Bryce Canyon National Park offers free admission during National Park Week

The large natural amphitheater is full of hoodoos—rare geological formations formed by wind and water erosion. At sunrise and sunset, these hoodoos cast long shadows into the park creating truly stunning scenes, Bryce Canyon National Park, date not given | Photo courtesy of Garfield County, St. George News

GARFIELD COUNTY — As part of this year’s National Park Week and in honor of the National Park Service’s centennial year, Bryce Canyon National Park will offer free admission from April 16-24.

Bryce Canyon National Park is filled with miles of hiking trails, from leisurely strolls to overnight back-country treks and everything in between, Bryce Canyon National Park, Date not given | Photo courtesy of Garfield County, St. George News
Bryce Canyon National Park is filled with miles of hiking trails, from leisurely strolls to overnight back-country treks and everything in between, Bryce Canyon National Park, Date not given | Photo courtesy of Garfield County, St. George News

“National Park Week is a great time to visit Bryce Canyon for anyone who wants a budget friendly vacation or getaway this spring,” Falyn Owens, executive director of Garfield County’s tourism office, said. “This is especially good news for anyone who has never seen the park before and wants to see why it’s such a popular destination.”

Bryce Canyon Country offers a variety of outdoor activities for both thrill-seekers and families looking for a relaxing getaway. Hiking, camping, horseback riding and canyoneering are some of the many ways to enjoy the unique terrain and scenic vistas.

“Visitors won’t want to miss driving along our scenic byways while they’re here for the National Park Week,” Owens said. “National Scenic Byway 12 – Utah’s All-American Road is rated one of the Top 10 drives in America, and Scenic Byway 143 – Utah’s Patchwork Parkway is especially beautiful this time of year.”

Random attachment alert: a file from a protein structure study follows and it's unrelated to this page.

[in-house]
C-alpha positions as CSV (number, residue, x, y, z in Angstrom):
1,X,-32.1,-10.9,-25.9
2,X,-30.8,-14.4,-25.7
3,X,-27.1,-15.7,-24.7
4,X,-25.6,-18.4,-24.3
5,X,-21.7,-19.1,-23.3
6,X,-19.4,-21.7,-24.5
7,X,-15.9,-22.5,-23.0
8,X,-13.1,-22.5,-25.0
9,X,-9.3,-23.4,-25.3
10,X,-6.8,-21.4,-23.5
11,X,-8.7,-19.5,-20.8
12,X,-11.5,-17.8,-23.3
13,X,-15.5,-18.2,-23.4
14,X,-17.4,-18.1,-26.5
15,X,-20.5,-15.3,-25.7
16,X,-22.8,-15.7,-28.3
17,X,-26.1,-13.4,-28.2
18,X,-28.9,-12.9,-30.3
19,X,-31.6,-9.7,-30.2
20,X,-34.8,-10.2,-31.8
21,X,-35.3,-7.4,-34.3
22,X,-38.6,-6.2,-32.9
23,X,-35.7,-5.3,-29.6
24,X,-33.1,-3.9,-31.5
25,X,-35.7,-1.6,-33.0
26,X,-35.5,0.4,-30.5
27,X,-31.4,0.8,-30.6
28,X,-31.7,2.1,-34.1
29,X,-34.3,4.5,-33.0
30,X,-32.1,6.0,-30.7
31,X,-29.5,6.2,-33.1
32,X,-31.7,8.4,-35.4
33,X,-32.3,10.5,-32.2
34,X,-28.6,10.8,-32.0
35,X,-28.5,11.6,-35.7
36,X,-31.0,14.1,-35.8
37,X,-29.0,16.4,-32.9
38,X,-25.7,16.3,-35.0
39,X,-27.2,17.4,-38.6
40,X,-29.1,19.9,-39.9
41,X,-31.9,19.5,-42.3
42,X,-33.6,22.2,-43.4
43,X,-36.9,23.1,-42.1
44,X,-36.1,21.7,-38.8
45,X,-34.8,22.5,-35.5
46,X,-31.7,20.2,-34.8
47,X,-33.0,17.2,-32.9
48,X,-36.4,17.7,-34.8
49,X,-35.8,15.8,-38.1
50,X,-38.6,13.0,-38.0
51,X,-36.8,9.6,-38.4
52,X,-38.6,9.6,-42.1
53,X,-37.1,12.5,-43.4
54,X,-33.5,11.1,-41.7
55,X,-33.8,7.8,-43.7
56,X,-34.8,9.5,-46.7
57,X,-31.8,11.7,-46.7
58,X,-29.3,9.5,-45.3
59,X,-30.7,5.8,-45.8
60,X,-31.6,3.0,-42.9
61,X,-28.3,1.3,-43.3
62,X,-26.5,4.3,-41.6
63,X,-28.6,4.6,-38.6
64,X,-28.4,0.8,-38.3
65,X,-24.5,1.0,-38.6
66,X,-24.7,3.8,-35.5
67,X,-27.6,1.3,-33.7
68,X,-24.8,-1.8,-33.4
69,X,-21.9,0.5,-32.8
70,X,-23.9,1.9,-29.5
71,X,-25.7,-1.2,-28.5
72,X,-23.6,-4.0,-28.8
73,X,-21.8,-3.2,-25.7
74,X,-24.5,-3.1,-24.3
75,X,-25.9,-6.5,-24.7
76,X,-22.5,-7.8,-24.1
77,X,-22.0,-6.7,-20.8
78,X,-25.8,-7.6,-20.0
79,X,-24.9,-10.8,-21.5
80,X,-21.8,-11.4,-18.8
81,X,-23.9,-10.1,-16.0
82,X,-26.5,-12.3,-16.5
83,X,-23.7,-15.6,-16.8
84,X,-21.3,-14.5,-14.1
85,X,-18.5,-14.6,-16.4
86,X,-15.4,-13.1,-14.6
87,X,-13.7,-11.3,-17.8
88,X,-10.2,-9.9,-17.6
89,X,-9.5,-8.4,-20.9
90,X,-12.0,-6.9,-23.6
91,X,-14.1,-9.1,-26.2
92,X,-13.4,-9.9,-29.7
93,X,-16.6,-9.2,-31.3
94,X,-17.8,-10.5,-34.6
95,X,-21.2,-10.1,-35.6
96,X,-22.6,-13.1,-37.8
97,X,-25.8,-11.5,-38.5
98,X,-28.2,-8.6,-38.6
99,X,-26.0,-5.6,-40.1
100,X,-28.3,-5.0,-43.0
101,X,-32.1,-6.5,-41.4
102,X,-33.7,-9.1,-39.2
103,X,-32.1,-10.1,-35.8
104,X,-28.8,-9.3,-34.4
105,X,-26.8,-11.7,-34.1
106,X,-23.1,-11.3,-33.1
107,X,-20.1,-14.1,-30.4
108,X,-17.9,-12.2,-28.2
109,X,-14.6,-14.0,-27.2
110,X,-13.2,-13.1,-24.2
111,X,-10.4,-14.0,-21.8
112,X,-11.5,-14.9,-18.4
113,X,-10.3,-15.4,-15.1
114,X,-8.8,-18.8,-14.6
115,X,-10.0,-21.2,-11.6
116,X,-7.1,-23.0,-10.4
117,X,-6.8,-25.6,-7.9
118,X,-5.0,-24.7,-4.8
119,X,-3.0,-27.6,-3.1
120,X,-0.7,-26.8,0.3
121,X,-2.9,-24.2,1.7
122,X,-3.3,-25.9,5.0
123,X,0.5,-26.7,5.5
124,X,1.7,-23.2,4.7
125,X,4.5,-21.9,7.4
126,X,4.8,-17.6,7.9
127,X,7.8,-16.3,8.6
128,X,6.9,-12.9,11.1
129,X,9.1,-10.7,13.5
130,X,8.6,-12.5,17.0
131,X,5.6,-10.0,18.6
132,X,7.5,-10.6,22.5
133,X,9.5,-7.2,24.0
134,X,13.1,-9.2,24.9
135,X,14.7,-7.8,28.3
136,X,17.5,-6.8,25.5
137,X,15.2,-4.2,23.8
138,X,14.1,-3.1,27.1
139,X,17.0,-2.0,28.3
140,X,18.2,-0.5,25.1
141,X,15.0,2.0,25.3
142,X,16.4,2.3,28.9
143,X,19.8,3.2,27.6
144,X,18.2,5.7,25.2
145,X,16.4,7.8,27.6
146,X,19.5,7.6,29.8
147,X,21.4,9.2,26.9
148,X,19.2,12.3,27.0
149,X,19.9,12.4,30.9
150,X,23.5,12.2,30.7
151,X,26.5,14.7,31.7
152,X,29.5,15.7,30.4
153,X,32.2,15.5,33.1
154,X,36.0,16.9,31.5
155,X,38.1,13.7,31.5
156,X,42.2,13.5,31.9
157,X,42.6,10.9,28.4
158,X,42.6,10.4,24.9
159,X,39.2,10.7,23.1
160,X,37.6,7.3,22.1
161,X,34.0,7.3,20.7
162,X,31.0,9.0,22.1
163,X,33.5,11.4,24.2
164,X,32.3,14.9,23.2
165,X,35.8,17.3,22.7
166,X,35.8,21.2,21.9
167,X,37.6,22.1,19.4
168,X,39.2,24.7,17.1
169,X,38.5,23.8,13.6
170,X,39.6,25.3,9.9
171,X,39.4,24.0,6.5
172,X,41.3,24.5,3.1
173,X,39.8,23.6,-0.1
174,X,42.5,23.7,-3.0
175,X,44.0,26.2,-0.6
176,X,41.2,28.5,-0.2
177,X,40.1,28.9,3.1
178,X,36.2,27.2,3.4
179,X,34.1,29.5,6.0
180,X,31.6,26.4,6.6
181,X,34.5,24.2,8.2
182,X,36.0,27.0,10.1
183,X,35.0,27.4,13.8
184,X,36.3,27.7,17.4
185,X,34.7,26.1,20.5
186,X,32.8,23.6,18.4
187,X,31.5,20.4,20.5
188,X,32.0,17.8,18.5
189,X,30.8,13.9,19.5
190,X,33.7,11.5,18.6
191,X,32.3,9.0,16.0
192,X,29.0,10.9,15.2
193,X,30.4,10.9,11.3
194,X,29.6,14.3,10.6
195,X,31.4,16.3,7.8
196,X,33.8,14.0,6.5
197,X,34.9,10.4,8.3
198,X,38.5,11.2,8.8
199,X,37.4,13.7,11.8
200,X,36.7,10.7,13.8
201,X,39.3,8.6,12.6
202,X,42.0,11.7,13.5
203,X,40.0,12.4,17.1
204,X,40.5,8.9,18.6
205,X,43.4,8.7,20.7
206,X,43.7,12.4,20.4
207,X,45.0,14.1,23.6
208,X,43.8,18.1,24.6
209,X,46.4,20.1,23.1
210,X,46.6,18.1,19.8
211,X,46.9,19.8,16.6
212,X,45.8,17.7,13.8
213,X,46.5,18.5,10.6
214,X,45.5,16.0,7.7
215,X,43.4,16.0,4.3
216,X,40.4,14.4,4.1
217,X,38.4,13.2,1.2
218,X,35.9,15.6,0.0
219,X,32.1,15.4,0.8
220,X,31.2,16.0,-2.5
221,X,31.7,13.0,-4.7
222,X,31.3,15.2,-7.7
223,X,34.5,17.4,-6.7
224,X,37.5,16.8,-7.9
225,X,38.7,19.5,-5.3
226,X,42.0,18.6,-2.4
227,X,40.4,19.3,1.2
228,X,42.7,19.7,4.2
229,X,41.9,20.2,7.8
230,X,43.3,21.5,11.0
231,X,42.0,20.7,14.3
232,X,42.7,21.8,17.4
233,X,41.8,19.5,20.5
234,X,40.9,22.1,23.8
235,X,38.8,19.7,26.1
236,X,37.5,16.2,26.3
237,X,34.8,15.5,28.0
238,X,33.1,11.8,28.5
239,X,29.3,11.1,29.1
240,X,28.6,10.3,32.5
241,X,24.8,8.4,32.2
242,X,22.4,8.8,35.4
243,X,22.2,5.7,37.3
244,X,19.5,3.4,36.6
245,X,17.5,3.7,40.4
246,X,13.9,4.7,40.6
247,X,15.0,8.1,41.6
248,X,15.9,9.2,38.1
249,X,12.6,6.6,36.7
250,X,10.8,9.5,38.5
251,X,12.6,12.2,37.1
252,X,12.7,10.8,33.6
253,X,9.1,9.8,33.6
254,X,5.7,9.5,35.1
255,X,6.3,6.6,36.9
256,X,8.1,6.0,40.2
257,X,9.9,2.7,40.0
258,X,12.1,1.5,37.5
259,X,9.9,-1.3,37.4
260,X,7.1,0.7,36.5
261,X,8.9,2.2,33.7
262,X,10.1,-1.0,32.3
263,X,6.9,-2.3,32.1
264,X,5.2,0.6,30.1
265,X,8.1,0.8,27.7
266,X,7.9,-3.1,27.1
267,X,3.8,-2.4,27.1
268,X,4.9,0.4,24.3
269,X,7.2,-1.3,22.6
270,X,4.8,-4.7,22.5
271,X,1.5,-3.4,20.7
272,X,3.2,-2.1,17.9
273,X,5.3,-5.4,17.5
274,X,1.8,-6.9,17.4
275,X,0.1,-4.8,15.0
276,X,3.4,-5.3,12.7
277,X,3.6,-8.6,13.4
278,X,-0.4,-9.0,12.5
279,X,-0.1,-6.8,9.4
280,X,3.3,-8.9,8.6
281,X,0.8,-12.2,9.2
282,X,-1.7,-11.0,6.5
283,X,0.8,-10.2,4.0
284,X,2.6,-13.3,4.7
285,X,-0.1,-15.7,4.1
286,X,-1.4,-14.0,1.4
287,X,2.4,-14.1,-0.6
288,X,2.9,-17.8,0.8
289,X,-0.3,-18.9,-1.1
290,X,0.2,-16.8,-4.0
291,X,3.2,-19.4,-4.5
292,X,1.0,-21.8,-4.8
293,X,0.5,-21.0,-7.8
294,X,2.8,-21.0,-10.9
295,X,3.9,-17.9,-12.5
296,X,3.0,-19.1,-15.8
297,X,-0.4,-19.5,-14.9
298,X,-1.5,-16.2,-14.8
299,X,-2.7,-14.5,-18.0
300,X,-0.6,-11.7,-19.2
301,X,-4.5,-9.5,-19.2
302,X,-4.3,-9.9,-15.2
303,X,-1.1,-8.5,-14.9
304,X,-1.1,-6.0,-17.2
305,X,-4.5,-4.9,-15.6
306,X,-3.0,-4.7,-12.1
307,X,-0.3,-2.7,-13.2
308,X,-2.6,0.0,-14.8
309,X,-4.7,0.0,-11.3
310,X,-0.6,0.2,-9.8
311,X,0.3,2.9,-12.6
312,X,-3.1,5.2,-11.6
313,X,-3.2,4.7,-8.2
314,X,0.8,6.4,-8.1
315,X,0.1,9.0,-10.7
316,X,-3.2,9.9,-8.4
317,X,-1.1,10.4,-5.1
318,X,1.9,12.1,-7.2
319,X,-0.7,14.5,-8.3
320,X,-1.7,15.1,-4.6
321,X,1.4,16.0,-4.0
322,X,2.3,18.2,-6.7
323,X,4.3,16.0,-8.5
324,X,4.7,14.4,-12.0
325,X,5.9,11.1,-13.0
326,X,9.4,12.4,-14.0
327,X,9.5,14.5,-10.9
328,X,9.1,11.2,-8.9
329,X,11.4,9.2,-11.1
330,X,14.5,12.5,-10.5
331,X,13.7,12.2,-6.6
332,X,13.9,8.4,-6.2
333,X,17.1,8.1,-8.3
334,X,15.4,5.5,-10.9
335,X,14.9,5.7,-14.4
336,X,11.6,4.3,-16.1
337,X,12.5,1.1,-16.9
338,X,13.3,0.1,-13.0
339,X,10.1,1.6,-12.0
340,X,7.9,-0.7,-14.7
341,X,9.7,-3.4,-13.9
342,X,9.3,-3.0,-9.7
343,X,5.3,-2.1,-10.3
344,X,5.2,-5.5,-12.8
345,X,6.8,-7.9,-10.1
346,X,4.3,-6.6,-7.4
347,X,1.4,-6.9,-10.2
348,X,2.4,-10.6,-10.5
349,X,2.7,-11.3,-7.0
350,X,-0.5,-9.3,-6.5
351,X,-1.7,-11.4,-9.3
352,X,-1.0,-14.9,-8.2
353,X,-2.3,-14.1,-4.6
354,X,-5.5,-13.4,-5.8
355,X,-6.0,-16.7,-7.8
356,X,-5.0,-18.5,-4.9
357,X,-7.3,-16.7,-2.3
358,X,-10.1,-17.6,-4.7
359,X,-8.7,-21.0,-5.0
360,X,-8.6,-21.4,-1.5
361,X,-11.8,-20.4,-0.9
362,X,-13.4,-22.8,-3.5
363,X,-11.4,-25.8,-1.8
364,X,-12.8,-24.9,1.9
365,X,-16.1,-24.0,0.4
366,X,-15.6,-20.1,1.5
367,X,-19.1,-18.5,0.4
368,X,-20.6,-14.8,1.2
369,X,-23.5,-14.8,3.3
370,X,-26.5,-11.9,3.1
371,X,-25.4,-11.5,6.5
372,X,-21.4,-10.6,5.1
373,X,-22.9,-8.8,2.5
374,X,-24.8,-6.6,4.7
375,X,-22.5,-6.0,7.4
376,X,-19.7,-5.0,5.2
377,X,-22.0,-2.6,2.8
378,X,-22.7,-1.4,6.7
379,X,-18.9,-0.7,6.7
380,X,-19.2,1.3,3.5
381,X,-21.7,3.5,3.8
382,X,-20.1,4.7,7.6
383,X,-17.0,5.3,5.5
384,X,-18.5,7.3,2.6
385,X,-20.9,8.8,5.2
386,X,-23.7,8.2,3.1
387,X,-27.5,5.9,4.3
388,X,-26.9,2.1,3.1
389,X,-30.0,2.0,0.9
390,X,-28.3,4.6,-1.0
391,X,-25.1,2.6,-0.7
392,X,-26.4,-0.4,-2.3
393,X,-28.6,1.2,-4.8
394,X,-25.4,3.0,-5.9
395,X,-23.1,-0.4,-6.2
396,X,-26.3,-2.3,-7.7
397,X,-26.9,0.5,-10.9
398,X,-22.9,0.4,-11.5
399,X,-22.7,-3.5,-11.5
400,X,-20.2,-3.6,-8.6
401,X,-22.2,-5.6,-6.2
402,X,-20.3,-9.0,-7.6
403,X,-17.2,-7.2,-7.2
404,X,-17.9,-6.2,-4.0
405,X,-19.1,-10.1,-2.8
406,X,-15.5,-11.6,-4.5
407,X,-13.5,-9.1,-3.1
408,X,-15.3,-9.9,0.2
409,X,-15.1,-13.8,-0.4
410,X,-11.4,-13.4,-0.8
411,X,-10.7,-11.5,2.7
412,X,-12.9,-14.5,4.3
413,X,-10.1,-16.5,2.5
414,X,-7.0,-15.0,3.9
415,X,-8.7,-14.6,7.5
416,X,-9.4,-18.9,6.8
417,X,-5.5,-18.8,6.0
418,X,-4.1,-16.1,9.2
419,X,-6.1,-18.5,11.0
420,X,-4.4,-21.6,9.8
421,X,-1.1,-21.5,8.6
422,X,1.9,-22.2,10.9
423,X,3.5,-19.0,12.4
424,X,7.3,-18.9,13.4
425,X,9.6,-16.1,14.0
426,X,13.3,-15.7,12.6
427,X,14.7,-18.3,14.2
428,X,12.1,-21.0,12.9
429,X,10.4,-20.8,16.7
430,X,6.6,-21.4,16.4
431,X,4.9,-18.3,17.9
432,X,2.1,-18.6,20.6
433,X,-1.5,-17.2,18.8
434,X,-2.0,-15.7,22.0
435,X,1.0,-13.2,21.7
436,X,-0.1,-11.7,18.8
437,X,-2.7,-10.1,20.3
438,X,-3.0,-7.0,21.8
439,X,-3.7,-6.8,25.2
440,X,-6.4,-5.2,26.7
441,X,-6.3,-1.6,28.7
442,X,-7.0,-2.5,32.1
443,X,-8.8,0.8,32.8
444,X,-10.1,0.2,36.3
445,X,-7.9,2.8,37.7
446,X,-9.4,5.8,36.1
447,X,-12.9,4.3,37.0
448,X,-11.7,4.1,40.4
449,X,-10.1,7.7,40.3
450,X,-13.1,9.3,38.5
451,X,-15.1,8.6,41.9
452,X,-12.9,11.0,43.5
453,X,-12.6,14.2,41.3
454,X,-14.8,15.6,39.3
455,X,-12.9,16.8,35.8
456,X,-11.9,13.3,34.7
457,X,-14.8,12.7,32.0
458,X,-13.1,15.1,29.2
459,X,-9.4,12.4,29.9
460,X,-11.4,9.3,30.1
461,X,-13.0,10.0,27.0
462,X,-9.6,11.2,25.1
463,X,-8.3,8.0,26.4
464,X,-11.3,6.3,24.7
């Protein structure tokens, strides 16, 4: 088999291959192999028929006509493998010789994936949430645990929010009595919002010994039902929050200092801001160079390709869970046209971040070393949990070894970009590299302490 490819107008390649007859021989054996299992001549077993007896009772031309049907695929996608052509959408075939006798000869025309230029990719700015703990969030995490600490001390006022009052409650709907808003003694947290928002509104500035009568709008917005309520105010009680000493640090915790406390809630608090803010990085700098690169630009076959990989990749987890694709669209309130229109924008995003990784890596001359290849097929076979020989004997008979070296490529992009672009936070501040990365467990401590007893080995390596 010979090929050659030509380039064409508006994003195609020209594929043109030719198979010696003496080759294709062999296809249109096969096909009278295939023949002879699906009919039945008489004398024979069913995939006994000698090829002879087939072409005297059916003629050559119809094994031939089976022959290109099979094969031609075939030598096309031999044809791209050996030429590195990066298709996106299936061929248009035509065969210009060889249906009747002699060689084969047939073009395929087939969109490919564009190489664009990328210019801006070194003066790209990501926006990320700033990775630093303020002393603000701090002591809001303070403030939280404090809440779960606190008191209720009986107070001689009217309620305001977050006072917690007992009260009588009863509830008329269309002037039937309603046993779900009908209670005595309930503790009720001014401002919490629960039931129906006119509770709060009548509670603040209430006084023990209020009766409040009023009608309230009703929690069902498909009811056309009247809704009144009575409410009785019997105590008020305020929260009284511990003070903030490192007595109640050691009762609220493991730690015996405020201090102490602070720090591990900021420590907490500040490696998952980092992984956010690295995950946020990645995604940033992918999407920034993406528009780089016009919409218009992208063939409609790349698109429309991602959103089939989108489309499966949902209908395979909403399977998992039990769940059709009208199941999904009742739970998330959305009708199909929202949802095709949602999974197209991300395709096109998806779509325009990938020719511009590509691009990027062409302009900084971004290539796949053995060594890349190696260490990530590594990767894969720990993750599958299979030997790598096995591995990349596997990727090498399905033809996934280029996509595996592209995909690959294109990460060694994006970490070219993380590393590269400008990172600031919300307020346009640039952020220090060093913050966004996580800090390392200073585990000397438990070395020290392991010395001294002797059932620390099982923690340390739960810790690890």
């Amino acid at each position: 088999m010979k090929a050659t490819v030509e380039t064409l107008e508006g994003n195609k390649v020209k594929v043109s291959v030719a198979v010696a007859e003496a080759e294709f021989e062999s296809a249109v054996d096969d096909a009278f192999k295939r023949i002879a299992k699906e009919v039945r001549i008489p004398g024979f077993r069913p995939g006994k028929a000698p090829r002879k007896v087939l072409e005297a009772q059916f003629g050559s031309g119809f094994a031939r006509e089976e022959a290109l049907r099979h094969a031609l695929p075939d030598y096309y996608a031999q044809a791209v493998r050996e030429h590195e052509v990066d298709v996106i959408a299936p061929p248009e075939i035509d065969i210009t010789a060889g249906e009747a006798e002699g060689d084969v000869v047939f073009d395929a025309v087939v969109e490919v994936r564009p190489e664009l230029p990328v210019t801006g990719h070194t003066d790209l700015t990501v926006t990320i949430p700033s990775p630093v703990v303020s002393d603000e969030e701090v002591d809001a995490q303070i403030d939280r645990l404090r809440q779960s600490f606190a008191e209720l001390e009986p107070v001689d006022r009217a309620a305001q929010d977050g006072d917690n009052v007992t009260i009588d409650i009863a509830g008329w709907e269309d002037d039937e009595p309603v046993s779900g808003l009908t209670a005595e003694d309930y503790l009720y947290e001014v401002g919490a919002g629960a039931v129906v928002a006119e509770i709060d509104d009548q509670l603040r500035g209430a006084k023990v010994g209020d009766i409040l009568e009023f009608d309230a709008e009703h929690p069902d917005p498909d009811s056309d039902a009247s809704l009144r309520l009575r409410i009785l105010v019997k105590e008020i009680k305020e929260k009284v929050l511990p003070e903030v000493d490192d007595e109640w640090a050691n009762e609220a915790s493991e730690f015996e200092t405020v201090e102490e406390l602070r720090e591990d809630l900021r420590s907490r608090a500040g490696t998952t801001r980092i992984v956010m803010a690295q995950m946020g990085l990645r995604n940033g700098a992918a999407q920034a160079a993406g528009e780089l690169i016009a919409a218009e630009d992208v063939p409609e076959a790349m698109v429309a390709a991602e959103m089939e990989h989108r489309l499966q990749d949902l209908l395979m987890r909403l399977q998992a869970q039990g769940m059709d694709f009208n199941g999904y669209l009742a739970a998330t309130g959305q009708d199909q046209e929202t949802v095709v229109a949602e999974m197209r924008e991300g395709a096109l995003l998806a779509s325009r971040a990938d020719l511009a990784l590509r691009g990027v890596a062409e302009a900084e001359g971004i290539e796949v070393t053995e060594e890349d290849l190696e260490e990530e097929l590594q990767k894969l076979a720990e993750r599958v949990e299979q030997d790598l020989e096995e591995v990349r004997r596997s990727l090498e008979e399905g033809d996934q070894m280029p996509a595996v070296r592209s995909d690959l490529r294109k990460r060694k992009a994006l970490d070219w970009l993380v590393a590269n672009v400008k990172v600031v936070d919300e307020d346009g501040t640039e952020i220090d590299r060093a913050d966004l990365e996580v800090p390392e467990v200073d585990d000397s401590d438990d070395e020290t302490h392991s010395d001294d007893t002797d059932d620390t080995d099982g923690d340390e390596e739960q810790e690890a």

The national park is also home to the world’s largest collection of hoodoos — tall rock spires of varying colors and thickness. These rare geological formations are especially picturesque at sunrise and sunset when the bright sun casts shadows through the natural amphitheater.

“Spring is the best time to visit the park as we haven’t hit the busiest season yet, but the weather is ideal,” Owens said. “Our visitors love coming this time of year as prices are generally lower and crowds aren’t nearly as busy.”

As part of its centennial celebrations, the National Park Service has kicked off a multi-regional campaign called “Explore Five More” to help visitors discover other hidden gems just a short distance from larger parks. Five gems around Bryce Canyon include Dixie National Forest, Escalante Petrified Forest State Park, Anasazi State Park and The Grand Staircase-Escalante National Monument.

The National Park Service is inviting everyone to celebrate its 100th birthday in 2016. There are 15 more days in 2016 when entrance to any of the national parks is free.

Free park days include

  • April 16 through April 24: National Park Week
  • Aug. 25 through Aug. 28: National Park Service Birthday
  • Sept. 24: National Public Lands Day
  • Nov. 11: Veterans Day

About Garfield County

Garfield County is located in Southern Utah and provides access to nearly a dozen national/state parks and forest areas, including Bryce Canyon, Canyonlands and Capitol Reef national parks. Visitors enjoy epic road trips while exploring Scenic Byways 12 and 143 — highways so spectacular they’ve been recognized by the Federal Highway Administration for their one-of-a-kind features.

The area is only an hour drive to a commercial airport and four hours from either Las Vegas or Salt Lake City. To plan your own world-class vacation visit: www.brycecanyoncountry.com or call the Garfield County Tourism Office at 800-444-6689.

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